World Sight Day: 4 Million Nigerians Blind, As Lagos Fights Scourge


As the world celebrates World Sight Day, at least four million Nigerians are said to be blind.

Meanwhile the Lagos State Government says it has adopted three core strategies as part of efforts aimed at achieving the objective of Vision 2020.

The strategies are infrastructure and technology development, incorporation of the principle of primary health care and human resource development.

At an event marking the World Sight Day in Lagos, southwest Nigeria, the Special Adviser to the Governor on Health, Mr. Toyin Amzat, said statistics from the World Health Organisation, WHO, revealed that four million Nigerians are blind while 45 million people worldwide suffer from avoidable blindness.

He, however, explained that the objective of Vision 2020, the global initiative for the elimination of avoidable blindness, was formally launched by the WHO in 1999.

The vision has since been vigorously pursued by government, leading to the establishment of the Lagos State Blindness Prevention Programme in 2000, through the creation of awareness, conducting free eye-screening, distribution of free glasses, drugs and performing free eye surgery.

Amzat stated that the programme had reached out to 339,409 people in various communities with 113,663 people benefiting from free eye glasses and another 25,489 people had free eye surgery to restore their vision while 34,138 pupils in various schools had also been screened.

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“At the primary level, all the functional primary health centres in the state are equipped to offer primary eye care services vis-a-vis vision screening, eye health education, free treatment for conjunctivitis and prompt referral of more difficult cases to designated secondary eye units.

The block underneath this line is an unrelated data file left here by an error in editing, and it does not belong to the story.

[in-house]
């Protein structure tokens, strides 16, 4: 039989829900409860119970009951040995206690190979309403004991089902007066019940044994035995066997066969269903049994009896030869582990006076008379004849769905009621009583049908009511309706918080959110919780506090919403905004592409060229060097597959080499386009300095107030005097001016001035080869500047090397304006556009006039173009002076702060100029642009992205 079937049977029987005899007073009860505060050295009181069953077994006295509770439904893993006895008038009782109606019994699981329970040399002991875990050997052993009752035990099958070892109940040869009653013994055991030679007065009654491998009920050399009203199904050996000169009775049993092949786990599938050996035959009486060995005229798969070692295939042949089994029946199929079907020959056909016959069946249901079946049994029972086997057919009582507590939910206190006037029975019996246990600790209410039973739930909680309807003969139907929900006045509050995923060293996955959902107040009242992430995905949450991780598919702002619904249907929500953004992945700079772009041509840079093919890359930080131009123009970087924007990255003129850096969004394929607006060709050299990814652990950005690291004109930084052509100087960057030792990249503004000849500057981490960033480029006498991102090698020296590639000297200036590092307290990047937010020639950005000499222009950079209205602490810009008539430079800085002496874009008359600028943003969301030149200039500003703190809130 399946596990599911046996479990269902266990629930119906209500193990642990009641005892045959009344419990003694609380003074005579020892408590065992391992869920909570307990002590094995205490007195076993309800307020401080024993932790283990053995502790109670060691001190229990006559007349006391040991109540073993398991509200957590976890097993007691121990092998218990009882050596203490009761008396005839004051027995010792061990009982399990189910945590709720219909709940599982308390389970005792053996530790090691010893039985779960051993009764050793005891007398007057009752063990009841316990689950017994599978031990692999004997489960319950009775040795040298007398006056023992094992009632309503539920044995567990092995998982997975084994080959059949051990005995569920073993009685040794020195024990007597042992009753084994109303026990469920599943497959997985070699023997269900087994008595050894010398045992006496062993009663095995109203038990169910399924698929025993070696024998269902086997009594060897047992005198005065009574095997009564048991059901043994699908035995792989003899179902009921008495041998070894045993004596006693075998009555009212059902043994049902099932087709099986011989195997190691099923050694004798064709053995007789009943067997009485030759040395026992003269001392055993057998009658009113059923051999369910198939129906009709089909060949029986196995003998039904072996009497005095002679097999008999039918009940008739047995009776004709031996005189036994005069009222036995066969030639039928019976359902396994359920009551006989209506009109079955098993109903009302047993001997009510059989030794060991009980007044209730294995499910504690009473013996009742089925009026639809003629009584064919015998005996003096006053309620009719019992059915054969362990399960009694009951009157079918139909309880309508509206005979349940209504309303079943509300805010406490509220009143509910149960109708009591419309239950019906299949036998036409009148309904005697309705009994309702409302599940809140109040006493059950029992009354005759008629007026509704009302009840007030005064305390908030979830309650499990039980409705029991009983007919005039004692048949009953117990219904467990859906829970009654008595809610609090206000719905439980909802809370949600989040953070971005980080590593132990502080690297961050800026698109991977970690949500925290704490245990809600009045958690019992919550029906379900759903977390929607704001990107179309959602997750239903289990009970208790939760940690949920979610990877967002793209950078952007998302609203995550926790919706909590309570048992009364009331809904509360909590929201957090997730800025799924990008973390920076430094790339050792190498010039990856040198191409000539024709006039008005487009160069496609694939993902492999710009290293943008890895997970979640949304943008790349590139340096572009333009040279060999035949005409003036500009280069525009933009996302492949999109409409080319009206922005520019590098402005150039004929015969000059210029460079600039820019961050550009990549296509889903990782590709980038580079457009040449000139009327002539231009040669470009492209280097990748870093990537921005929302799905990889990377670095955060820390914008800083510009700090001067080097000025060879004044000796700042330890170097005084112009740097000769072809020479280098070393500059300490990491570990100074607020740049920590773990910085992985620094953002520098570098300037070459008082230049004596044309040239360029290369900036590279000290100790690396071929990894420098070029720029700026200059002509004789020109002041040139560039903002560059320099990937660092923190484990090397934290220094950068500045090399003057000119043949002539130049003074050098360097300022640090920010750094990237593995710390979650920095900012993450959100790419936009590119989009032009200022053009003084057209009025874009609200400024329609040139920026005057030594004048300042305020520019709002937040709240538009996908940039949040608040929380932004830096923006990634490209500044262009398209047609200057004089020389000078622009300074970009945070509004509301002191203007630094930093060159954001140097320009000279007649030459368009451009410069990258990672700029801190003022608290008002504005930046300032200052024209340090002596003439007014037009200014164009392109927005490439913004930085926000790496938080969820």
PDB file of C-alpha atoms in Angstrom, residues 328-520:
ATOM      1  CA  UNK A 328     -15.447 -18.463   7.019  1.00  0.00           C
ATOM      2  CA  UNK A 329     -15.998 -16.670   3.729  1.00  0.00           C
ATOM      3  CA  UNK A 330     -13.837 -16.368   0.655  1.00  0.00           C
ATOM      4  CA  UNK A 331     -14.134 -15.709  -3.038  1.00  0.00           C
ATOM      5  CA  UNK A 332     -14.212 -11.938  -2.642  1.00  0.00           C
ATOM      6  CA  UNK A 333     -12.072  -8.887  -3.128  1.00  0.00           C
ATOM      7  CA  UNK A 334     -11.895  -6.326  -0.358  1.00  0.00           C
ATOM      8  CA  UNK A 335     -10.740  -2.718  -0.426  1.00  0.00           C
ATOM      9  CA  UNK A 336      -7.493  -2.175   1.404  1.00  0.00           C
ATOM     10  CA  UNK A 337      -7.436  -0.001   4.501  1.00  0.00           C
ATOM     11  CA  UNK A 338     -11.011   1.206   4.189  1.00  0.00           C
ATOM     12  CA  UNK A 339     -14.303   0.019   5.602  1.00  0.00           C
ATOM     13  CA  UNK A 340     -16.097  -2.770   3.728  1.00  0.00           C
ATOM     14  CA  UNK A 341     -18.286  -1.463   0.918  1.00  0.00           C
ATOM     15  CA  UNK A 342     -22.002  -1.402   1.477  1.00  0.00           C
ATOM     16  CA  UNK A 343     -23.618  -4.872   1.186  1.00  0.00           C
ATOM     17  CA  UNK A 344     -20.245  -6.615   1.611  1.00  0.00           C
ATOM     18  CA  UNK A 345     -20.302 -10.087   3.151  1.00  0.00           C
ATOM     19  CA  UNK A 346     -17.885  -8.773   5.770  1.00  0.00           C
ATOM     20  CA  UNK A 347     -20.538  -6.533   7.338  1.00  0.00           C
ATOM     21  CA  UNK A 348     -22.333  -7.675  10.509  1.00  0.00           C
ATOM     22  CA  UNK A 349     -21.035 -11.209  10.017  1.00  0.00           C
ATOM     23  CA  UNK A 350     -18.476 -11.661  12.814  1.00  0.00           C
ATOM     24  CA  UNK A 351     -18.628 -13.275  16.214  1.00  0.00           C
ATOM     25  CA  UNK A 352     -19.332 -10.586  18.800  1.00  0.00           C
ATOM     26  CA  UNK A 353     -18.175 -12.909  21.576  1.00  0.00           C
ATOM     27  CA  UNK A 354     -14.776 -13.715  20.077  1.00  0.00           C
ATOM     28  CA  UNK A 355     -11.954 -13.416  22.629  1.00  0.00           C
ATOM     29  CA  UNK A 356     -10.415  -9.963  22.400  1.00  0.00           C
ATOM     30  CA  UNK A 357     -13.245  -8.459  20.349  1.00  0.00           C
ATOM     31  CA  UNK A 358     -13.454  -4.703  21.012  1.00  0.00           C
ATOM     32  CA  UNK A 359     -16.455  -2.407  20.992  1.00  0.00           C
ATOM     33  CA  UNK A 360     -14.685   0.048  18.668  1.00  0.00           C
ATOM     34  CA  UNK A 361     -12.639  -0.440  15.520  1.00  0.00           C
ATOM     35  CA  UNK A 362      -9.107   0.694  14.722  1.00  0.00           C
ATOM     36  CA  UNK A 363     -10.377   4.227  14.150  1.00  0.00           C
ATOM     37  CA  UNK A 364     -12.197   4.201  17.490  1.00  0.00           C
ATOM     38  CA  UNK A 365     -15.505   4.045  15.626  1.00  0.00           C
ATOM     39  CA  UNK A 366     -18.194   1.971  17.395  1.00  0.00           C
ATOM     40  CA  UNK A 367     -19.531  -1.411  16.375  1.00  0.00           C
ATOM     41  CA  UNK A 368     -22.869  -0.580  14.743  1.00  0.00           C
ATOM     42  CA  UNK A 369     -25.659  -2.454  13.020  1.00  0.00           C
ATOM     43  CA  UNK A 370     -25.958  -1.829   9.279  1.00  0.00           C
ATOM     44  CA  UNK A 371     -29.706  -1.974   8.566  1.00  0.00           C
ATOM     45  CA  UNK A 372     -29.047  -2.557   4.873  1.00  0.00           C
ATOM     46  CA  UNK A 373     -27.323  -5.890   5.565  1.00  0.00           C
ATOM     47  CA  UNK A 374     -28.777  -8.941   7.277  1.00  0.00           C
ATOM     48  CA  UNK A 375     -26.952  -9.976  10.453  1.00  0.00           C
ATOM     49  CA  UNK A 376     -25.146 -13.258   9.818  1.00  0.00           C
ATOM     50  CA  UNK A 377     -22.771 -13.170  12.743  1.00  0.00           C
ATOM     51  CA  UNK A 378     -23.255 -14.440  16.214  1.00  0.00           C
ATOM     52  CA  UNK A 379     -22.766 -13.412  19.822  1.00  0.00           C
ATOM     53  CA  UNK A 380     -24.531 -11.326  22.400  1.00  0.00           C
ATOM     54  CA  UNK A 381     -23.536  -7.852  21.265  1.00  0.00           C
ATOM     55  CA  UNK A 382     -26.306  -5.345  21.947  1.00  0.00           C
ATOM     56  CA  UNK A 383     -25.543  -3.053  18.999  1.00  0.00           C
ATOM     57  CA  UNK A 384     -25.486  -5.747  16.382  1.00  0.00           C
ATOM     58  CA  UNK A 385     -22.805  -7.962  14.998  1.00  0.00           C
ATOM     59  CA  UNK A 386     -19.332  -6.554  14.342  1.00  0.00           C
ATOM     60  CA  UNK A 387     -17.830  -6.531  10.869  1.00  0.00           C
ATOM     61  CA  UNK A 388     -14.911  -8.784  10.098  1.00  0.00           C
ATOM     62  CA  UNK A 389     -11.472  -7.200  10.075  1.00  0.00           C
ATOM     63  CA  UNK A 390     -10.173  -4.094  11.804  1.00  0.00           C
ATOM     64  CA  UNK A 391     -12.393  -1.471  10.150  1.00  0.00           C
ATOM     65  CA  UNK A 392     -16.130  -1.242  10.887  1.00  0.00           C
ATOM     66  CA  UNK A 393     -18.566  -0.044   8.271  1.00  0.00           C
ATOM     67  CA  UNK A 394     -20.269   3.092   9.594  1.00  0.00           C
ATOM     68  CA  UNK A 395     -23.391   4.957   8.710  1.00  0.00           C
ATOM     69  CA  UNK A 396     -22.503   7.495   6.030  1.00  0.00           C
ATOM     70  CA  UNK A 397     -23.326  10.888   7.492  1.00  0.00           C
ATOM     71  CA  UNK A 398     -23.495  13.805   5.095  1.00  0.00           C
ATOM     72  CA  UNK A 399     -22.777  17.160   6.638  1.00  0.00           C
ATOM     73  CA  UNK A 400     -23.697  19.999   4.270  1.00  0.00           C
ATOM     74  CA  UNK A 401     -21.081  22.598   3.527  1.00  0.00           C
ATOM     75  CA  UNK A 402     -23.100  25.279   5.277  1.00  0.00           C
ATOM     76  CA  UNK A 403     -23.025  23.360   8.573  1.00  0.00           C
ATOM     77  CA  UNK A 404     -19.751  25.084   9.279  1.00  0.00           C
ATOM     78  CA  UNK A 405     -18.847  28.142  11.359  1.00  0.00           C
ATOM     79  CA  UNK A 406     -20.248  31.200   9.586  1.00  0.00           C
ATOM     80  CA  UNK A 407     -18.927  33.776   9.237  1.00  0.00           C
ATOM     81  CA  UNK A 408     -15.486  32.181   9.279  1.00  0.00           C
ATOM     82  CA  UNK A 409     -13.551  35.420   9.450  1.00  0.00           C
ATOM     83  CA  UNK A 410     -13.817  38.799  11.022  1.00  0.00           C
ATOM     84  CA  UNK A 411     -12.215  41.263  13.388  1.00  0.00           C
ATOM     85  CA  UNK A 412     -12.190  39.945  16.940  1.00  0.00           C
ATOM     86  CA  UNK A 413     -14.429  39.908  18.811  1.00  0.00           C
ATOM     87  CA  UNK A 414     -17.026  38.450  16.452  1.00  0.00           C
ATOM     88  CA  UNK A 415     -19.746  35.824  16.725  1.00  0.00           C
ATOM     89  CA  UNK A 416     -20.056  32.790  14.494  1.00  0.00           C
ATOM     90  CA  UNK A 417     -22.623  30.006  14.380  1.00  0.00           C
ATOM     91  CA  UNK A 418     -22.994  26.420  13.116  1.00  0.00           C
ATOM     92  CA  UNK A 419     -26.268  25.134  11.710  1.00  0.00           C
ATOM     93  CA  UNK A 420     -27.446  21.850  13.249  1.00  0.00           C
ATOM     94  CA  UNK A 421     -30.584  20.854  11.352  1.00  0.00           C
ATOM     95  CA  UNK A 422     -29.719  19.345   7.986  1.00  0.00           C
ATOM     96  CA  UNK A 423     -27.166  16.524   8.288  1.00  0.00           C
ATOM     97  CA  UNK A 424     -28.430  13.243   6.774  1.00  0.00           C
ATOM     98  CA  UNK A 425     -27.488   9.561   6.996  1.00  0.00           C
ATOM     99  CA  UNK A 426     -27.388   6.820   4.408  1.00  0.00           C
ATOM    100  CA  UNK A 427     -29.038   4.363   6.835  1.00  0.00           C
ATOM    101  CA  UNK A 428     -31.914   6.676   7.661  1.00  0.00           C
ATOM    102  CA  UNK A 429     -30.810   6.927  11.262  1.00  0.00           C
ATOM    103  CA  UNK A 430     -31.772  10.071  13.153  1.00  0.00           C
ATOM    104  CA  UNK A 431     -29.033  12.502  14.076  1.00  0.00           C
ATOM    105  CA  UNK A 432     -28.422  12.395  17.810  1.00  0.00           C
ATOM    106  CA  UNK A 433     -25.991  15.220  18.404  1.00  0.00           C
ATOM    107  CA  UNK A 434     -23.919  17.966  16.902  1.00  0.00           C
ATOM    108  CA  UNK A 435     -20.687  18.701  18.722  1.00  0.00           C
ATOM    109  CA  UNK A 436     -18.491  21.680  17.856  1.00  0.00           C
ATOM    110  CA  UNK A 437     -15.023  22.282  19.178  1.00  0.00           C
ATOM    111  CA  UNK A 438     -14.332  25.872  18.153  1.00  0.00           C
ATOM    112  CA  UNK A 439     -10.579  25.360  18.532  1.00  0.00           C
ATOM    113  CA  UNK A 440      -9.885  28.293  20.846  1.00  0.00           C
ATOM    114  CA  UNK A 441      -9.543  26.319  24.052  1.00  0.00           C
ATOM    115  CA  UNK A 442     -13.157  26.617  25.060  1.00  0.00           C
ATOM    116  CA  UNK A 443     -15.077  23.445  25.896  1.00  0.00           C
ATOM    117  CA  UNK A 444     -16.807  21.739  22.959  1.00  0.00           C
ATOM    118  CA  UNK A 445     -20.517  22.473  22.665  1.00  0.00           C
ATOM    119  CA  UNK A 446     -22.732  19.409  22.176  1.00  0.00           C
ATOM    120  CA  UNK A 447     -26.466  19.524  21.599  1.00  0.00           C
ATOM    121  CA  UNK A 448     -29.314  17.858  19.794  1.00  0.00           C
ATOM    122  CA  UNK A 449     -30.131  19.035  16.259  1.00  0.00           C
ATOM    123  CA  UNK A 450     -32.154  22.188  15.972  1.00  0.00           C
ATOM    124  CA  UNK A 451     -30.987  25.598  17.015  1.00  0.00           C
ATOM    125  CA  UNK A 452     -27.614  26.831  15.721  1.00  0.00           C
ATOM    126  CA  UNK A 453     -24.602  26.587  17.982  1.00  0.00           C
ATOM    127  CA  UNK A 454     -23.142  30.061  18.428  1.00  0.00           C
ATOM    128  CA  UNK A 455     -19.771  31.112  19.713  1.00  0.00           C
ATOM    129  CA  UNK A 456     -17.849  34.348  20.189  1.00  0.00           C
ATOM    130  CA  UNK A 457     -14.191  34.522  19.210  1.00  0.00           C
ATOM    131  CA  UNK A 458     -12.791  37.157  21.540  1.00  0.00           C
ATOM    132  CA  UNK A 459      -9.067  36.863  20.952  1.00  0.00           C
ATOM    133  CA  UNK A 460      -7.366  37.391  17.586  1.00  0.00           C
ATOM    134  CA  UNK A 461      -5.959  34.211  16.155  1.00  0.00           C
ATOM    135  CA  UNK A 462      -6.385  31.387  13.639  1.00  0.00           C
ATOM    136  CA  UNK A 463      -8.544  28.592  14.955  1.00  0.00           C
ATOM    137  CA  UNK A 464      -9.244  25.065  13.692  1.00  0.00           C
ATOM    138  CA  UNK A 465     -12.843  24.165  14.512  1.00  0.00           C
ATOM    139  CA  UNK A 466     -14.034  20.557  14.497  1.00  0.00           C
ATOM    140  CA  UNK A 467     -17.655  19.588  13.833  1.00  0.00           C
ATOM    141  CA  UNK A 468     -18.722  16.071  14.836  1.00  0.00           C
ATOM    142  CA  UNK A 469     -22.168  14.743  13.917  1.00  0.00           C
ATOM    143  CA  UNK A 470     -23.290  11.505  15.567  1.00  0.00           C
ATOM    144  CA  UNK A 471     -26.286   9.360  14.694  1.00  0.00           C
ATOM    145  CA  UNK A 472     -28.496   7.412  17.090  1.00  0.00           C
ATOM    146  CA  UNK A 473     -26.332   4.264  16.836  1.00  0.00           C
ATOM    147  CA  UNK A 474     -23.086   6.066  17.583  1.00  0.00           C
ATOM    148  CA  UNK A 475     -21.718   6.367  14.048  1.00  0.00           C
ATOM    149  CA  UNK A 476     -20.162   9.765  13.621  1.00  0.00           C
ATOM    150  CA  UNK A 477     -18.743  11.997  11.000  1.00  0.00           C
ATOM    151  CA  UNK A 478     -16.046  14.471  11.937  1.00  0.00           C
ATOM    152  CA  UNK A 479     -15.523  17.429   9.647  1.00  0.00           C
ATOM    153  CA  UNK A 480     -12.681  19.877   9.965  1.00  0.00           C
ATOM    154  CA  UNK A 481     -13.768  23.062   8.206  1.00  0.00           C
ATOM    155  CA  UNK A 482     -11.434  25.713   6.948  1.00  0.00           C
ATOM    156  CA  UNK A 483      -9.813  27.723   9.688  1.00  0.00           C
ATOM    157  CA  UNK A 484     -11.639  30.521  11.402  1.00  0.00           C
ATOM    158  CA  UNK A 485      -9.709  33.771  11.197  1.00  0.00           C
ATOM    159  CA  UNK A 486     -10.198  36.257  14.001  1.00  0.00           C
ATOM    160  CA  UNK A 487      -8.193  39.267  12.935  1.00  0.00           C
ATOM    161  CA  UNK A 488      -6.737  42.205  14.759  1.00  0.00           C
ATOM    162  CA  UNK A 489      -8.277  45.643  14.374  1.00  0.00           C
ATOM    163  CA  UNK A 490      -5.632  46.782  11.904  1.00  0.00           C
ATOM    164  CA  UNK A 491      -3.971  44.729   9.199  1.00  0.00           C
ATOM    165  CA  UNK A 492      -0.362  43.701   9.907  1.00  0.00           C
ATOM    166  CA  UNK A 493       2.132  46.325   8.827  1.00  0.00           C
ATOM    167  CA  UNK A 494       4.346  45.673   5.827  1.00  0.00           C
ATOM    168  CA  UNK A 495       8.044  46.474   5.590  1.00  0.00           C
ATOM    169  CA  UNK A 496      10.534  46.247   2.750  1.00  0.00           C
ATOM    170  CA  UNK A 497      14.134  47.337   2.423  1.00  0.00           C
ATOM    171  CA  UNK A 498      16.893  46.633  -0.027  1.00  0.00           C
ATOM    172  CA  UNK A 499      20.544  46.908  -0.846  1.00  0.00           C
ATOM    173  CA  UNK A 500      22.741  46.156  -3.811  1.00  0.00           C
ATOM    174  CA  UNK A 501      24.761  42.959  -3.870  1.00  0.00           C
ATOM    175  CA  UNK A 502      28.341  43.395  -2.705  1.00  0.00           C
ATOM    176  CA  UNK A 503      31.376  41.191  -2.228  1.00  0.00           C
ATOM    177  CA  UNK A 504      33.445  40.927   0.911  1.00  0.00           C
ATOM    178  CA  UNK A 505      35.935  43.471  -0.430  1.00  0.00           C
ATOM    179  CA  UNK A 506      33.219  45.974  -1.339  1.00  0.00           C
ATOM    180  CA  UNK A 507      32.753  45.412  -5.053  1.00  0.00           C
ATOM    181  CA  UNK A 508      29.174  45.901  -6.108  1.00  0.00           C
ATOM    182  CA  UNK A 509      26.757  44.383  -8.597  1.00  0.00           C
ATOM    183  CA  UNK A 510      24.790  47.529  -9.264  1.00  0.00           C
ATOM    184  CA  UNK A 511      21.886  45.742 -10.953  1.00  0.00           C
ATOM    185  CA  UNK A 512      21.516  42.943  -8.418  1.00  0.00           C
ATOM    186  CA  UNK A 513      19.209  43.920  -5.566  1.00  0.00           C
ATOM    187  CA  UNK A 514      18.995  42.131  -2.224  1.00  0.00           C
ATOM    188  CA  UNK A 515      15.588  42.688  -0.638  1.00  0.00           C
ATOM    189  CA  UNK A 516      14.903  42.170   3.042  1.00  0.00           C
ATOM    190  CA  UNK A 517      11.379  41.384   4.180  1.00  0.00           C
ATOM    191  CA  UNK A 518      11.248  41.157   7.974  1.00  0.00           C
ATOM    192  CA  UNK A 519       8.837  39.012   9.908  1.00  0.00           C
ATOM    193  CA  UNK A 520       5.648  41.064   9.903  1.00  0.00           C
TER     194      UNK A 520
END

“Presently, the installation of vision corridors, a self testing painted wall is on-going in all the local council areas in collaboration with the Save-A-Sight Foundation,” he said.

According to him, at the secondary level, eight General Hospitals have been equipped to investigate and manage cataract, glaucoma and render other secondary eye care services just as there is a dedicated eye institute at the Lagos State University Teaching Hospital (LASUTH) to render tertiary eye care services.

“All these units are managed by skilled and efficient eye care personnel. In terms of training development, 157 primary eye care workers have been trained; three ophthalmologists were made to undergo training in small incision cataract surgery, two in phaco-surgery, and one in medical retinal specialist. As part of our action plan in 2011, all ophthalmologists in Lagos State will be trained in small incision cataract surgery,” Amzat explained.

He stressed that emphasis would be placed on the training and retraining of the state ophthalmic team and sub specialization of ophthalmologist, adding that low-vision centres and optical workshops would be established in health facilities across the state.

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